MARY REICHARD, HOST: It’s The World and Everything in It from member-supported WORLD Radio. Today is Wednesday, April 4th. Good morning, I’m Mary Reichard.
KENT COVINGTON, HOST: And I’m Kent Covington. 50 years ago today, an assassin shot and killed Baptist preacher and civil rights leader Martin Luther King Jr. in Memphis, Tennessee. He was just 39 years old.
REICHARD: WORLD Radio’s Paul Butler is here now to review King’s life and legacy.
PAUL BUTLER, REPORTER: At 6:01 p.m, April 4th, 1968, Martin Luther King Junior is standing outside his 2nd story motel room. James Earl Ray—a white escaped convict—shoots King Jr. from across the street with a high-power hunting rifle.
NEWSCAST: Good evening, Dr. Martin Luther King, the apostle of non-violence and the Civil Rights Movement has been shot to death in Memphis, Tennessee.
As the news spreads, President Lyndon B. Johnson, urges peace:
LYNDON B JOHNSON: I know that every American of goodwill, joins me in mourning the death of this outstanding leader and in praying for peace and understanding throughout this land.
Martin Luther King Jr. was the second of three children born to an Atlanta Baptist minister in 1929. King credited his father with instilling in him a strong sense of justice and the will to struggle against segregation and discrimination.
King was a strong student and gifted communicator—entering Morehouse College at age 15. After seminary, he took his first full-time pastorate at Dexter Avenue Baptist Church in Montgomery, Alabama. That’s where he later organized the Bus Boycott in 1955.
KING: For a number of years, the negro passengers on the city bus lines of Montgomery have been humiliated, intimidated, and face threats on this busline…
Two years later, King and other civil rights activists founded the Southern Christian Leadership Conference to leverage the influence of black churches. The SCLC leads nonviolent protests against discriminatory Jim Crow laws, sponsoring marches in cities like Albany, Birmingham, and Selma:
KING: We are getting ready to move out to to a kind of escalated non-violent struggle, all over this country, including the District of Columbia…
In 1963 King helped organize the March on Washington for Jobs and Freedom. It was there he delivered his 17-minute “I Have a Dream” speech from the steps of the Lincoln Memorial, 100 years after the Emancipation Proclamation.
MLK: It came as a joyous daybreak, to end the long night of their captivity. But one hundred years later, the Negro still is not free. One hundred years later, the life of the negro is still sadly crippled by the manacles of segregation and the chains of discrimination, one hundred years later…
More than 250,000 people attended the march, and soon after, President Johnson signed the Civil Rights Act of 1964. The bill outlawed racial segregation in public places and banned employment discrimination—but the struggle continued.
King laced his speeches with Scripture quotations and biblical metaphors—even in secular contexts. In 1967, he spoke of transforming faith during a speech at Stanford University.
MLK: With this faith, we will be able to transform the jangling discords of our nation into a beautiful symphony of brotherhood…that will be the day when the morning stars will sing together and the sons of God will shout for joy.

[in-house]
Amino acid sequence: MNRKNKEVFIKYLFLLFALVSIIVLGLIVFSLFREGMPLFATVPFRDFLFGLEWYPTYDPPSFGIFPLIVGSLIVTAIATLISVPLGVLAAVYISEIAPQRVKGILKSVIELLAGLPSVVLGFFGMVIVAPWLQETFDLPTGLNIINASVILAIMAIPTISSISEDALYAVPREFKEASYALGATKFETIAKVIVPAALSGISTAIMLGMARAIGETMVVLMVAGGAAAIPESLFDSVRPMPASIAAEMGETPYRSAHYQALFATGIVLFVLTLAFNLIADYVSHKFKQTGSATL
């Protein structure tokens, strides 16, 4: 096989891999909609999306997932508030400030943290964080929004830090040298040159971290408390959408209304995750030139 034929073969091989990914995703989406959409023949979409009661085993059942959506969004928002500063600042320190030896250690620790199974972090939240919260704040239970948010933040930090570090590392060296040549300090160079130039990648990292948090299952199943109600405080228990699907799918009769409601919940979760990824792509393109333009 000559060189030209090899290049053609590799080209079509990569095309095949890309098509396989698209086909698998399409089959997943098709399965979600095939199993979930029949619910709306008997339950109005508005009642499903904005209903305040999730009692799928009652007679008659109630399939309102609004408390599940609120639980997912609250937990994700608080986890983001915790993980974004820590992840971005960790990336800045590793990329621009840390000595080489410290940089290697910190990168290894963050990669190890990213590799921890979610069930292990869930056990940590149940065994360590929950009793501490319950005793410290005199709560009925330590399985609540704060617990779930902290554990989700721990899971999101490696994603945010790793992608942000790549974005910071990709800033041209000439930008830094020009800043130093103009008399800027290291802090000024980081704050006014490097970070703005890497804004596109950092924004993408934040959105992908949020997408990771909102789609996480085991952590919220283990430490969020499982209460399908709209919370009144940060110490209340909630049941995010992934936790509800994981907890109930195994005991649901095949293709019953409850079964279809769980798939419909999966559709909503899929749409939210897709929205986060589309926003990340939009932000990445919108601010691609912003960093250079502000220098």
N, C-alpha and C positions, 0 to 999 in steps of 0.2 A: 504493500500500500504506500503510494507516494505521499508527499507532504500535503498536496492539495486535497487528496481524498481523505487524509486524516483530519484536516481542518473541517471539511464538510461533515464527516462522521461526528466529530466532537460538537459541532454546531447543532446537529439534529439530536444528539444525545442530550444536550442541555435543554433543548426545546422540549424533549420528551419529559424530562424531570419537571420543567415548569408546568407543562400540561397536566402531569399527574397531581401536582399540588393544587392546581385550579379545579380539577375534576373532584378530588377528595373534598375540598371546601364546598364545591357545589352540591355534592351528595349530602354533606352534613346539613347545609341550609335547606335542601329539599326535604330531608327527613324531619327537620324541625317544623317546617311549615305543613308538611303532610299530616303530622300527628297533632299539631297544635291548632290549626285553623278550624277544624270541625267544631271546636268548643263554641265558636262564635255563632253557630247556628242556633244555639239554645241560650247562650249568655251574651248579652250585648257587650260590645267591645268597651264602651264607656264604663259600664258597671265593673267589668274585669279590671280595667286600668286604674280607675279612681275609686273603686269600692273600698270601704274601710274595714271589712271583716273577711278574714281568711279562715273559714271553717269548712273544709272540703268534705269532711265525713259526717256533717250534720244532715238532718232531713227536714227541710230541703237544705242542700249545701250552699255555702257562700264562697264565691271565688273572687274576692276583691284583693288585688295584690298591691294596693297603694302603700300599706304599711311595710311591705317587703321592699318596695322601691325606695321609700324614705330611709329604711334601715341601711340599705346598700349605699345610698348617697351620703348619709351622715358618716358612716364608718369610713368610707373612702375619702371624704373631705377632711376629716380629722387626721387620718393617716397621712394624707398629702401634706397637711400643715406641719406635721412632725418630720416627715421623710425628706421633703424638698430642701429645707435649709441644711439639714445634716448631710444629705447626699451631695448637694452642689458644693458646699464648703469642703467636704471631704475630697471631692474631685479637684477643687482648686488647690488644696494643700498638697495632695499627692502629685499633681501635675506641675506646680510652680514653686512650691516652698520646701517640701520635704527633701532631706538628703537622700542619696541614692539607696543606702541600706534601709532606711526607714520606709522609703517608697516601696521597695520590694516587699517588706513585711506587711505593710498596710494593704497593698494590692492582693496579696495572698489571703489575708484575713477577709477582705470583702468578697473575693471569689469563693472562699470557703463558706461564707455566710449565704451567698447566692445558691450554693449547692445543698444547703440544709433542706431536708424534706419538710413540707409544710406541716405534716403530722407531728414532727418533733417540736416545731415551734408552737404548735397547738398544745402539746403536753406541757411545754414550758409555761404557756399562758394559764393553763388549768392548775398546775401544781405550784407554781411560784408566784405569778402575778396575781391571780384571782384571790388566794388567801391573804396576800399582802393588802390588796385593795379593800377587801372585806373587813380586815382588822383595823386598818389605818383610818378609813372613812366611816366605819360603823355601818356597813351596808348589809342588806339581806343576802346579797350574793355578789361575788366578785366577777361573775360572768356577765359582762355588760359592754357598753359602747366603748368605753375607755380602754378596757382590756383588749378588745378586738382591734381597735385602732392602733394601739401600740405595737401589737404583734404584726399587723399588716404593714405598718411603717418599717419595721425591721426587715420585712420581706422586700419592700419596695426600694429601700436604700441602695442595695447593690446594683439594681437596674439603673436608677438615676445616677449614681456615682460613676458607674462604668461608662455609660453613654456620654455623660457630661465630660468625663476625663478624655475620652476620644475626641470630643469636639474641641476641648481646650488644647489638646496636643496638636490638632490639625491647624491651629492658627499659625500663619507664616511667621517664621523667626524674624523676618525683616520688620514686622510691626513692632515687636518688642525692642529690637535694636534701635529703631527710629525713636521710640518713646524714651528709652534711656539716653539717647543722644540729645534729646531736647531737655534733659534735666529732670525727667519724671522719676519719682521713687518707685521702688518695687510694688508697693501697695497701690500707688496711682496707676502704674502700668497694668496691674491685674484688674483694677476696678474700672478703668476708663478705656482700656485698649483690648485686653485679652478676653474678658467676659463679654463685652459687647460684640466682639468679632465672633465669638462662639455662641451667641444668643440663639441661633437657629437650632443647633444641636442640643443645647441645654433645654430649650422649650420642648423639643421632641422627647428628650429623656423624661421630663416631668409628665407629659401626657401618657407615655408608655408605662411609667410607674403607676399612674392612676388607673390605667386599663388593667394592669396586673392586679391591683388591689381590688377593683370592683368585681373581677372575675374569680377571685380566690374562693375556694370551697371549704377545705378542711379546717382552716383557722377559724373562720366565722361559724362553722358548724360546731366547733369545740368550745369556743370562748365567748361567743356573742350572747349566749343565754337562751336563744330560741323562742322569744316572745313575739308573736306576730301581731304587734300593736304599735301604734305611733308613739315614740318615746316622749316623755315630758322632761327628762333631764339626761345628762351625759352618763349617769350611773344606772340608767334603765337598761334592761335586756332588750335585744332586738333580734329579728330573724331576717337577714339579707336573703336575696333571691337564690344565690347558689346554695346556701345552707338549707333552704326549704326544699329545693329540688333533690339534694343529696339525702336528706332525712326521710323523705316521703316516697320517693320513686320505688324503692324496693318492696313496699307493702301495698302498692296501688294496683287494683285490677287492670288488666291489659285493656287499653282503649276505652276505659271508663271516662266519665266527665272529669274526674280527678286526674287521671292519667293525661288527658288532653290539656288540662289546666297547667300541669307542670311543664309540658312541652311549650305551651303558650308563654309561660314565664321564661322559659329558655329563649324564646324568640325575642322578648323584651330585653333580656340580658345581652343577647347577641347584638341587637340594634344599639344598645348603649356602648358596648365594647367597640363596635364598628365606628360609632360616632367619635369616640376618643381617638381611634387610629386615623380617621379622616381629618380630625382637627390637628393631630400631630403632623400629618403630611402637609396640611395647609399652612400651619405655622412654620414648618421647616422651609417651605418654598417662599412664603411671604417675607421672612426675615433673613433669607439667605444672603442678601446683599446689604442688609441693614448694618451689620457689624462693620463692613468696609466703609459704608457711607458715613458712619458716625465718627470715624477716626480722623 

On April 3rd, 1968, King planned to speak at a rally for striking sanitation workers in Memphis, Tennessee. A bomb threat delayed his plane by two hours.
During his speech that evening, he recalled a previous attempt on his life, when a mentally ill black woman stabbed him in the chest with a letter opener. One reporter wrote that the blade was so close to his heart, “if he’d sneezed, King would have died.”
MLK: If I had sneezed, I wouldn’t have been here in 1963. Black people of Birmingham, Alabama aroused the conscience of this nation and brought into being the Civil Rights Bill. I’m so happy that I didn’t sneeze.
King concluded his speech admitting the future was uncertain, but the Promised Land lay just over the next mountain.
MLK: We’ve got some difficult days ahead. But it really doesn’t matter with me now, because I’ve been to the mountaintop. And I’ve looked over. And I’ve seen the Promised Land. I may not get there with you. But I want you to know tonight, that we, as a people, will get to the promised land! And so I’m happy, tonight. I’m not worried about anything. I’m not fearing any man! Mine eyes have seen the glory of the coming of the Lord!!
The next day, Martin Luther King Jr. was dead. And 5 days later, during the funeral in Atlanta, his widow played an excerpt from a sermon King had preached a few months earlier.
KING: If any of you are around when I have to meet my day, I don’t want a long funeral. And if you get somebody to deliver the eulogy tell him not to talk too long. I’d like somebody to mention that day that Martin Luther King Jr. tried to give his life serving others. If I can do my duty as a Christian or if I can bring salvation to a world once wrought. If I can spread the message as the Master taught, then my living will not be in vain.
Mahalia Jackson – PRECIOUS LORD, TAKE MY HAND
Church historian and professor Martin Marty believes King’s prophetic legacy is best understood through his commitment to justice, rooted in Scripture.
MARTY: One great scholar said there are two ways you can change the world in the light of a text. You can say: “It is written, but I say unto you…” or you can say: “It is written and I insist.” And that was King’s gift. He always in one pocket, had the nation’s sacred documents: the Constitution and the declaration…in the other he’d have the prophets, John the Baptist, and Jesus…and he’d say: “80 percent of you claim to follow this, so I insist.” So there was that galvanizing moment, and they quickened the white conscience pretty quickly.
Mahalia Jackson – PRECIOUS LORD, TAKE MY HAND
Reporting for WORLD Radio, I’m Paul Butler.